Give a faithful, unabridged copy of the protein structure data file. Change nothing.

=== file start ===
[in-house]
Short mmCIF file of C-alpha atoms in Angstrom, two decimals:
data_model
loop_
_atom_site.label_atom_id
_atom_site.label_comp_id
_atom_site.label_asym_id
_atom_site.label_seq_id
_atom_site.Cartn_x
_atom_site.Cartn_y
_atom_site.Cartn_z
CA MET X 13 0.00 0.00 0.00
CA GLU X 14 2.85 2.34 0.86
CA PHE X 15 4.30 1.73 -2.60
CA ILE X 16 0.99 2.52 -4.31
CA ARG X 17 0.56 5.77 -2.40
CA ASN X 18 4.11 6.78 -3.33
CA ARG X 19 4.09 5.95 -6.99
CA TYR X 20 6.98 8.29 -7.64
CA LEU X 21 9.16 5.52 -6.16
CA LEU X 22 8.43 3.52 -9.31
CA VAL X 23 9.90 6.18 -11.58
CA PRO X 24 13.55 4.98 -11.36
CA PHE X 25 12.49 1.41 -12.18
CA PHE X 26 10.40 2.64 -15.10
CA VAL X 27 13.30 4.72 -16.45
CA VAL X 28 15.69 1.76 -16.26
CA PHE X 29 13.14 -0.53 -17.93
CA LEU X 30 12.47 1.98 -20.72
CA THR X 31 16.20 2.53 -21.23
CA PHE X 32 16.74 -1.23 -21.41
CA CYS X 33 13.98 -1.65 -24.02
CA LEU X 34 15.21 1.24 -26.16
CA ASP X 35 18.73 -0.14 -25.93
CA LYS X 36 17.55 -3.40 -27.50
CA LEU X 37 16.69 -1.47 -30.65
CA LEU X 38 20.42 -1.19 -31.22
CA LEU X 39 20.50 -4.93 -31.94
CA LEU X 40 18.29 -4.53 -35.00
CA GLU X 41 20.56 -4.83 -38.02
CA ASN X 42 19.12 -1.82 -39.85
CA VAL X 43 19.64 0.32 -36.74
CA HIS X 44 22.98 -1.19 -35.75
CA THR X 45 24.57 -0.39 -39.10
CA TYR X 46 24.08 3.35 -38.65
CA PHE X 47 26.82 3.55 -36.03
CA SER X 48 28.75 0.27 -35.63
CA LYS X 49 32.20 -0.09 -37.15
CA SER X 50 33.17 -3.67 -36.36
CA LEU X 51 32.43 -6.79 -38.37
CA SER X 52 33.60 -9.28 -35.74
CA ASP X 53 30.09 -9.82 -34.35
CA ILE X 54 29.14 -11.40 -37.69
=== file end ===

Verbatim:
[in-house]
Short mmCIF file of C-alpha atoms in Angstrom, two decimals:
data_model
loop_
_atom_site.label_atom_id
_atom_site.label_comp_id
_atom_site.label_asym_id
_atom_site.label_seq_id
_atom_site.Cartn_x
_atom_site.Cartn_y
_atom_site.Cartn_z
CA MET X 13 0.00 0.00 0.00
CA GLU X 14 2.85 2.34 0.86
CA PHE X 15 4.30 1.73 -2.60
CA ILE X 16 0.99 2.52 -4.31
CA ARG X 17 0.56 5.77 -2.40
CA ASN X 18 4.11 6.78 -3.33
CA ARG X 19 4.09 5.95 -6.99
CA TYR X 20 6.98 8.29 -7.64
CA LEU X 21 9.16 5.52 -6.16
CA LEU X 22 8.43 3.52 -9.31
CA VAL X 23 9.90 6.18 -11.58
CA PRO X 24 13.55 4.98 -11.36
CA PHE X 25 12.49 1.41 -12.18
CA PHE X 26 10.40 2.64 -15.10
CA VAL X 27 13.30 4.72 -16.45
CA VAL X 28 15.69 1.76 -16.26
CA PHE X 29 13.14 -0.53 -17.93
CA LEU X 30 12.47 1.98 -20.72
CA THR X 31 16.20 2.53 -21.23
CA PHE X 32 16.74 -1.23 -21.41
CA CYS X 33 13.98 -1.65 -24.02
CA LEU X 34 15.21 1.24 -26.16
CA ASP X 35 18.73 -0.14 -25.93
CA LYS X 36 17.55 -3.40 -27.50
CA LEU X 37 16.69 -1.47 -30.65
CA LEU X 38 20.42 -1.19 -31.22
CA LEU X 39 20.50 -4.93 -31.94
CA LEU X 40 18.29 -4.53 -35.00
CA GLU X 41 20.56 -4.83 -38.02
CA ASN X 42 19.12 -1.82 -39.85
CA VAL X 43 19.64 0.32 -36.74
CA HIS X 44 22.98 -1.19 -35.75
CA THR X 45 24.57 -0.39 -39.10
CA TYR X 46 24.08 3.35 -38.65
CA PHE X 47 26.82 3.55 -36.03
CA SER X 48 28.75 0.27 -35.63
CA LYS X 49 32.20 -0.09 -37.15
CA SER X 50 33.17 -3.67 -36.36
CA LEU X 51 32.43 -6.79 -38.37
CA SER X 52 33.60 -9.28 -35.74
CA ASP X 53 30.09 -9.82 -34.35
CA ILE X 54 29.14 -11.40 -37.69